What happened: The Israel Police was cleared of illegal use of spyware without a court order following an initial independent investigation.
- The team, led by Deputy Attorney General Amit Marari and aided by former Shin Bet and Mossad officials, submitted its findings to Prime Minister Naftali Bennett on Monday night.
- It said: “According to information that was provided to the team, court orders for accessing communication between computers existed for three of the people whose names appeared on the published list, regarding two of whom (state’s witness Shlomo Filber and Iris Elovitch), according to the team’s findings, an attempt was made to infect and only in one of the cases (Filber) in which a tapping order was issued, did it succeed.”
- Justice Minister Gideon Sa’ar said the findings showed there is no need for a state commission of inquiry into the Police’s conduct. However, in a subsequent interview with Ynet, Sa’ar noted “it is an interim report, and we need to continue to examine ourselves, and correct if necessary”.
- Public Security Minister Omer Bar-Lev said the findings were “a reverberating acquittal for the Israel Police.” One Police official added: “From the first moment we said that we were confident in our statements that no one had wiretapped without a warrant signed by a judge, and every action was done lawfully. The committee did the right thing by providing a full and real picture of the situation in the face of the tsunami of fake news.”
- Calcalist, the publication that made the allegations into police hacking, said the report’s findings needed to be “seriously addressed” and “mandate a review of the findings and allegations that were reported by Calcalist, and we will do that”.
Context: Following Calcalist’s report about the police’s illegal use of spyware, Prime Minister Naftali Bennett ordered an independent investigation to ascertain whether the accusations were correct.
- Calcalist claimed that up to 26 high-profile figures — including former ministry directors, prominent business figures and family members and associates of former prime minister Benjamin Netanyahu — were spied on by police using the NSO Group’s Pegasus spyware without any judicial oversight.
- During its review, the Marari team received assistance from technology and information experts, as well as information that was obtained from NSO Group.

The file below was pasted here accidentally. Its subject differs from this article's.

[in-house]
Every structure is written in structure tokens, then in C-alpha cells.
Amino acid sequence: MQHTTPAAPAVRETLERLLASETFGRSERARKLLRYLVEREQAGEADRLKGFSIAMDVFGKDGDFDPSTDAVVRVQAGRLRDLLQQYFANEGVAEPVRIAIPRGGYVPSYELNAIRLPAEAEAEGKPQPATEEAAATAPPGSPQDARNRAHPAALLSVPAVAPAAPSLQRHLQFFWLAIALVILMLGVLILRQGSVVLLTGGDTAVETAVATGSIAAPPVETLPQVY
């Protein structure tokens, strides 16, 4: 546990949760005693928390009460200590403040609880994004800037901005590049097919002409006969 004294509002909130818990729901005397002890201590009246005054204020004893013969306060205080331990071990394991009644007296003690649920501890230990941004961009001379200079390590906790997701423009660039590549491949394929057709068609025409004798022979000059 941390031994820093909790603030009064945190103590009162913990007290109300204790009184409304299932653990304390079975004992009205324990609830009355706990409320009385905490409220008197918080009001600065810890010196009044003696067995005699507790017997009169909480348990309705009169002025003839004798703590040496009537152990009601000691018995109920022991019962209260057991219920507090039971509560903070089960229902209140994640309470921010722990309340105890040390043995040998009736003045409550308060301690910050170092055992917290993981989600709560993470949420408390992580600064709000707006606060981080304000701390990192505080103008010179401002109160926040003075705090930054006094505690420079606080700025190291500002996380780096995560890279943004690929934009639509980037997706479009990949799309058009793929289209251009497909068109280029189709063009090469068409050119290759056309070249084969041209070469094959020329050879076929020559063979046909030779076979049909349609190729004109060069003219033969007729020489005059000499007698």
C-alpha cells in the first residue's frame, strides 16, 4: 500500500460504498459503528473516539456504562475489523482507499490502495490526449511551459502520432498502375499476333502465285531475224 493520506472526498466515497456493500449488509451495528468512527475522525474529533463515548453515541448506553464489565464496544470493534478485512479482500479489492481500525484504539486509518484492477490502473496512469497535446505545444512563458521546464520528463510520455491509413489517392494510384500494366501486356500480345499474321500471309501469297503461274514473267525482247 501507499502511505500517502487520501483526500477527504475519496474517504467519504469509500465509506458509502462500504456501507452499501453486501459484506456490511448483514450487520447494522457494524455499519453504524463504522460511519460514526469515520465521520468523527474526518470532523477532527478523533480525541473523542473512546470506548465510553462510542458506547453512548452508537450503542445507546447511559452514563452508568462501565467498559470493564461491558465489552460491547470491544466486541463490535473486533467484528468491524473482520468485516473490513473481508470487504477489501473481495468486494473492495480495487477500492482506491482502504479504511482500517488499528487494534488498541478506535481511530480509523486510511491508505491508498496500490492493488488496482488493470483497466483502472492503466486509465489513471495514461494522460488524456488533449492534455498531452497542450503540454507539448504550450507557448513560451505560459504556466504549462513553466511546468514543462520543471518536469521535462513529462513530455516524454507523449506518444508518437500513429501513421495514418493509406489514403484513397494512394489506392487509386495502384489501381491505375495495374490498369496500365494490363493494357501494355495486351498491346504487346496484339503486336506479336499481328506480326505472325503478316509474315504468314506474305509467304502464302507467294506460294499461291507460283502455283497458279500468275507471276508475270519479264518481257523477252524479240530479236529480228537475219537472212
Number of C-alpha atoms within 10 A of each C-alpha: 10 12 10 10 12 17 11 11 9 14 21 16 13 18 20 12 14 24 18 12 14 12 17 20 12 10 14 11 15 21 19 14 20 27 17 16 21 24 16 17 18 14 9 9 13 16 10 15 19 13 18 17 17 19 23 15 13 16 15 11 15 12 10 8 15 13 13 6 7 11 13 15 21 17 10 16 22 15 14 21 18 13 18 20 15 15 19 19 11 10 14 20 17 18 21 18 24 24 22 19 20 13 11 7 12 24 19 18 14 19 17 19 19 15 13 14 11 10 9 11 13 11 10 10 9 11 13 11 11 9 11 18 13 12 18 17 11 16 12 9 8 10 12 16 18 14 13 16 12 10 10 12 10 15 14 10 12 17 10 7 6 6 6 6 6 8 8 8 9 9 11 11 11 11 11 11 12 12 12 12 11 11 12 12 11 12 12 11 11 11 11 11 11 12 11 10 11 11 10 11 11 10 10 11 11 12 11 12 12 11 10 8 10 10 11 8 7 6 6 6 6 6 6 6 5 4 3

- When delivering its findings, the team said it “will continue to work in reviewing the police’s use and handling of wiretapping … including by means of other systems with different features that allow for tapping into communication between computers that the Israel Police either has or had in its possession; the existence of indicators of overstepping authority; supervision and oversight in real time and after the fact over all of the stages of police work in this sphere, and other aspects”.
- Last week, the Likud held a rally in Habima Square to demand a state inquiry into police hacking. Likud leader Benjamin Netanyahu spoke via video link and told the crowd that the police could not be trusted to probe their own alleged abuse of spyware.
- Earlier this week, the Judicial Appointments Committee selected four new judges to sit on the Supreme Court, including the first Muslim and first Mizrachi woman.
- Judges Khaled Kabub, Gila Kanfi-Steinitz, and Ruth Ronnen, as well as private sector lawyer Yechiel Kasher, were chosen. It is the first time that a set of judicial appointments to the 15-member court was evenly split between men and women.
Looking ahead: Netanyahu’s trial is still on hold while the court awaits the prosecution’s response to the allegations.
- Netanyahu’s lawyers filed a petition to the court last week to order prosecutors to turn over information obtained from the phone of key state’s witness Shlomo Filber.
- With the new findings by the Marari team, the trial is likely to resume soon, however.
- State Comptroller Matanyahu Englman is also conducting an independent investigation. His findings are expected to be released soon.